5. Wait until the end to load-test

Even some of the most effective organizations I've seen who've embraced test-first, pair programming, and all of that still think load testing is something to do at the end of the project.

Justification is provided in the axiom "early optimization is the root of all evil." There is some truth to that -- for a microcosm. But you need to know if you are making fundamental decisions that will not allow your project to meet your performance or scalability requirements. The cheapest time to catch those decisions is early in the project.

We're not talking iterators vs. loops or monads. We're talking the wrong data store, wrong algorithm, wrong rules engine, and horrible concurrency issues. Those issues can incur a huge amount of rewriting if caught too late.

6. Develop without capacity/performance requirements

The first question I ask when helping people with performance or scalability problems: How many users does the business expect? Regardless of the technical roots of the problem, the shrug I often get in response to this question is the real cause. A successful project has at least a vague estimate.

This isn't just good software; this is basic business forecasting. To develop a reasonable load test, you need performance expectations. You need to know how many users the system should be expected to handle.

7. Wait until the end to engage users

Marketing professionals have used focus groups for decades. Someone has to validate that the product development group has hit the mark and someone is going to buy it. The same goes for software development. Whether it is an internal or an external customer, someone needs to make sure the end product will pass muster with users as early as possible.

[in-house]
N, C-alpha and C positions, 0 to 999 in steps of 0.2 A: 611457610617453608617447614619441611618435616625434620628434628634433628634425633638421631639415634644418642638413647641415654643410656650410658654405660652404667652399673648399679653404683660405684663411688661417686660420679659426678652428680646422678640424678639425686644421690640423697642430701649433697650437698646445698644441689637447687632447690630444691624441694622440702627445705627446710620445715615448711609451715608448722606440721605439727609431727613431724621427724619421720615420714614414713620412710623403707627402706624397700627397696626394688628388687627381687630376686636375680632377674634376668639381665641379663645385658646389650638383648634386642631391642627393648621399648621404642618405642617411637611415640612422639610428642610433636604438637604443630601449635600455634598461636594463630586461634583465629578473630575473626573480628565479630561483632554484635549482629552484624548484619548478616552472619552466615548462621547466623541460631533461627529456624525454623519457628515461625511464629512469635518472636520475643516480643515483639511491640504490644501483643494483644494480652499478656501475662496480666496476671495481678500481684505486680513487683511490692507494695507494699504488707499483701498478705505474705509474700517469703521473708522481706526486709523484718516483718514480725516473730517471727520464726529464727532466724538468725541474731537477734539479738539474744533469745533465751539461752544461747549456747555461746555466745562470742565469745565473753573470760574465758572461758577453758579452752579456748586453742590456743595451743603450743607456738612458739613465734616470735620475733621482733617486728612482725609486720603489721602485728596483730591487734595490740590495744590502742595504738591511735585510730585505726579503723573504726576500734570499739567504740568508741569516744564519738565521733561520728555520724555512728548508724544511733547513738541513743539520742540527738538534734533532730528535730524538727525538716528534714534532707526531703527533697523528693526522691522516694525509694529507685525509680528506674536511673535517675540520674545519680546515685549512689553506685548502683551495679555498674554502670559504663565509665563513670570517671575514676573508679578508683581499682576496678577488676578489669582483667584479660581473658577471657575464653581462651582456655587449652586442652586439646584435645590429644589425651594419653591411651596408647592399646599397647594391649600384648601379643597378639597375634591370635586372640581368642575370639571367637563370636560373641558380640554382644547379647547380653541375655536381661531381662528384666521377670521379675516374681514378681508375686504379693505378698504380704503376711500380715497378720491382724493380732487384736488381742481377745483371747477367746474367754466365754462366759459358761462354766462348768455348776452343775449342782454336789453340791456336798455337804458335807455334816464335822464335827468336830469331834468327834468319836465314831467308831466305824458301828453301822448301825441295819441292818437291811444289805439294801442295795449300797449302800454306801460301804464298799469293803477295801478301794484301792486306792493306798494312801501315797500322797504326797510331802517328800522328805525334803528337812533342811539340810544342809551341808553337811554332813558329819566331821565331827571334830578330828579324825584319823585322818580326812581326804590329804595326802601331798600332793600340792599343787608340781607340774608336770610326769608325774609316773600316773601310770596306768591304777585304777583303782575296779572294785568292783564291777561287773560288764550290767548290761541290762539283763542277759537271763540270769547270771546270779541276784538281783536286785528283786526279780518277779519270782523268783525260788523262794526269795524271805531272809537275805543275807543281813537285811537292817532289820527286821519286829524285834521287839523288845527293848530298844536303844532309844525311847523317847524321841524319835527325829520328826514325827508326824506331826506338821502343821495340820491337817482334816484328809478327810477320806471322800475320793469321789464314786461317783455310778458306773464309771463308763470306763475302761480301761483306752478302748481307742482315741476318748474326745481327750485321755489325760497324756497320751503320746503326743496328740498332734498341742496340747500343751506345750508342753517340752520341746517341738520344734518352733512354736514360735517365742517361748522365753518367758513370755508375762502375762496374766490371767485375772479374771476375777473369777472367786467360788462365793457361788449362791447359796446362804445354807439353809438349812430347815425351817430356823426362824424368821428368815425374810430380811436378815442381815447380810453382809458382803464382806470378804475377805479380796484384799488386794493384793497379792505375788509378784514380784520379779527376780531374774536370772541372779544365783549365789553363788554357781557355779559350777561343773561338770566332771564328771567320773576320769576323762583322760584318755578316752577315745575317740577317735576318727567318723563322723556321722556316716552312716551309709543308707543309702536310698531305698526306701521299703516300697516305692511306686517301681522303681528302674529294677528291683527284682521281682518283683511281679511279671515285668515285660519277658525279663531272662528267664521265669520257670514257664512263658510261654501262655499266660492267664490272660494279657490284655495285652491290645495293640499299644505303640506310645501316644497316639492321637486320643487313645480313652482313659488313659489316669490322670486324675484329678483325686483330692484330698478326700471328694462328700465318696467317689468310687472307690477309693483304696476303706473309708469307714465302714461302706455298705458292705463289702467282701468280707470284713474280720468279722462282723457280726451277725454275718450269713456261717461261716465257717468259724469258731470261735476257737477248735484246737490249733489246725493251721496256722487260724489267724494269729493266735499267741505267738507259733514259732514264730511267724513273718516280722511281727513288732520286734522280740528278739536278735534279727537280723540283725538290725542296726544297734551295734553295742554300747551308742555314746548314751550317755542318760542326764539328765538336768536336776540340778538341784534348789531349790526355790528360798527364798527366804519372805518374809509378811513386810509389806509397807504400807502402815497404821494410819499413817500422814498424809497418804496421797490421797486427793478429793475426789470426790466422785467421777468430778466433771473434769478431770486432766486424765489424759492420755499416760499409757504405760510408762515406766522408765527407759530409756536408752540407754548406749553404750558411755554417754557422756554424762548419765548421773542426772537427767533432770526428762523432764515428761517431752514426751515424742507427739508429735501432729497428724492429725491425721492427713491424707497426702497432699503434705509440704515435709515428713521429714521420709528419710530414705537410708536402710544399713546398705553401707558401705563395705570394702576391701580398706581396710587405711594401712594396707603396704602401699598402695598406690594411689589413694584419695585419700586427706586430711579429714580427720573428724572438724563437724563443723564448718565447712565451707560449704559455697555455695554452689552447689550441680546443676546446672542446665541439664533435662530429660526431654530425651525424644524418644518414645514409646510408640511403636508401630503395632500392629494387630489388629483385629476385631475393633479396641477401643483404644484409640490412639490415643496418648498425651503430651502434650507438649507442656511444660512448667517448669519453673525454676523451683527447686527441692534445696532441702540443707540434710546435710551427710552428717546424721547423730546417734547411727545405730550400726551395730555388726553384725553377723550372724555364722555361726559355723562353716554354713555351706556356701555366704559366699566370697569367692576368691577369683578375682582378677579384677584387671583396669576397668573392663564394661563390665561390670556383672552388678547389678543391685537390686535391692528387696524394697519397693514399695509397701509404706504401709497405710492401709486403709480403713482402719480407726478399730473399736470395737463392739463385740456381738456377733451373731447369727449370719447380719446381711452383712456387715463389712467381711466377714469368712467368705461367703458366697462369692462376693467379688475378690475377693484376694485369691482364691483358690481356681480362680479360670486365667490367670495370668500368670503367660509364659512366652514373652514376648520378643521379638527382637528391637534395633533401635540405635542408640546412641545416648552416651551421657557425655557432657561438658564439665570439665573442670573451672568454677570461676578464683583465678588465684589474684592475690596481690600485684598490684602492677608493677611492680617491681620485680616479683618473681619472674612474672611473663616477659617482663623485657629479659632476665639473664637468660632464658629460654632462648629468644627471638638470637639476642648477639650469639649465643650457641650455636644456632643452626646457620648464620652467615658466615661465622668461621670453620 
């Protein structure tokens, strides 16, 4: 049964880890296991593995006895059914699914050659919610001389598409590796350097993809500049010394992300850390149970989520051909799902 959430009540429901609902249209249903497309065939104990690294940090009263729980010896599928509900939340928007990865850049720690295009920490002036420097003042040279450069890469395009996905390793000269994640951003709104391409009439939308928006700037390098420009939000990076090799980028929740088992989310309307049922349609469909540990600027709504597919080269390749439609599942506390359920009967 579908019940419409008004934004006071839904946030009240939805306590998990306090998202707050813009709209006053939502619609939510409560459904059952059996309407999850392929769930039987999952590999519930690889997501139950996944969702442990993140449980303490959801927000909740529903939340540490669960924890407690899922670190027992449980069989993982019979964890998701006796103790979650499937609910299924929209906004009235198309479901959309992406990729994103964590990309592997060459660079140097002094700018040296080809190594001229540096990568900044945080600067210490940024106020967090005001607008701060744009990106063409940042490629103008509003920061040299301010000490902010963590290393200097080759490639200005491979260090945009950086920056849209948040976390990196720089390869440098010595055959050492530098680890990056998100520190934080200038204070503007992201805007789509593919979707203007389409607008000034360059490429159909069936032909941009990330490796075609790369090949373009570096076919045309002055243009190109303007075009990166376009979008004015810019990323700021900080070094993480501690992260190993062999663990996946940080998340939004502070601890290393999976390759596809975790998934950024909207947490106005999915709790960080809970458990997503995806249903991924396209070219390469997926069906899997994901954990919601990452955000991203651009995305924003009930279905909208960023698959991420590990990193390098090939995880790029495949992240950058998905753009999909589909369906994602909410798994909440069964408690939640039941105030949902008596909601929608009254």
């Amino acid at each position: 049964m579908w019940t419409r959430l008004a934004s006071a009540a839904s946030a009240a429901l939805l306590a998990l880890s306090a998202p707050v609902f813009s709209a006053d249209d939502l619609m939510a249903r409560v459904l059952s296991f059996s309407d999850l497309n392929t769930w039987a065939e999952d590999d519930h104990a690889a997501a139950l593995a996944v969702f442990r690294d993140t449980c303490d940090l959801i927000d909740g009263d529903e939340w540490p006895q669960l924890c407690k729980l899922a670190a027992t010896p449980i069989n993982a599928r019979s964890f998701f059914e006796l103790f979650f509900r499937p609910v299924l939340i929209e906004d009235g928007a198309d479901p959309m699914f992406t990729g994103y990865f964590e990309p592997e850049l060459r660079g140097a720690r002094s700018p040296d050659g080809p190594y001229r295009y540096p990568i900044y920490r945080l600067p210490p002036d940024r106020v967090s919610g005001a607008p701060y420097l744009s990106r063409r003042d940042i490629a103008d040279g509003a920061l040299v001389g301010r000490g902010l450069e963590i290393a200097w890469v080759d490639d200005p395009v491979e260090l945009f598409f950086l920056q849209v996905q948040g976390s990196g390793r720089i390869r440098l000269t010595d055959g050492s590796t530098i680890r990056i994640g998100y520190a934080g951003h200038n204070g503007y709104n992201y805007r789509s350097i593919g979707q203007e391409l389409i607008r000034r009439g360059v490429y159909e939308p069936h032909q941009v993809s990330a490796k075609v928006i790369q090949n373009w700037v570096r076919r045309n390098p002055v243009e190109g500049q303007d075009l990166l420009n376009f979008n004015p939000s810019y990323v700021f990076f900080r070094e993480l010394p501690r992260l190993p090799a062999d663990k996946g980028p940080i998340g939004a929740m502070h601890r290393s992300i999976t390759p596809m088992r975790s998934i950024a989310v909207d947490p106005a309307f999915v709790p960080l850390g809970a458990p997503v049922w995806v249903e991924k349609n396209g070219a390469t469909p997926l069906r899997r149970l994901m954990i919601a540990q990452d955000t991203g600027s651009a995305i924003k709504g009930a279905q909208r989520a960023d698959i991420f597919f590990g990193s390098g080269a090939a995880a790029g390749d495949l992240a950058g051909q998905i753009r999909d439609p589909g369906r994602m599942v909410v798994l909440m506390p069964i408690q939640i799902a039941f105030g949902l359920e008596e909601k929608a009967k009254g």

It can be embarrassing and troublesome to show your software in a "rough state," but if you don't, whether or not you meet user expectations will be left to chance.

8. Try to buy your way out of software development

The buy-vs.-build question is one of the most basic conundrums in IT. Obviously, commercial apps make more sense than internal app dev in some cases, as do commercial or open source programs that maybe woven into some larger project. But it's also possible to license, say, the entire Oracle or WebSphere stack and deliver absolutely nothing. There's a limit to how much stuff your development team can actually absorb and use before the complexity of the stack outweighs any supposed technical benefits.

9. Write your own cache, database, thread pool, connection pool, transaction manager ...

Unless you work for a company or an open source project dedicated to developing one of these, there's almost never a reason to write one, even if you "know what you are doing." Don't code what you don't need to code when reliable solutions that work have been QA'd by the multitudes. At least 99 percent of the time, that validation will outweigh your reasons for "writing a better one."

10. Code directly to the RDBMS by default

A considerable amount of nonsense is being written about Object-Relational-Mapping systems these days. Actually, there's always been a considerable amount of nonsense written about Object-relational mapping systems. Typically one or two edge cases are used to justify abandoning the ORM and writing "directly" to JDBC or OleDB or whatever. The truth is you can't afford to debug the extraneous CRUD code. Every ORM system I've ever used allows you a way to handle those one or two edge cases directly without full abandonment.

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Copyright © 2012 IDG Communications, Inc.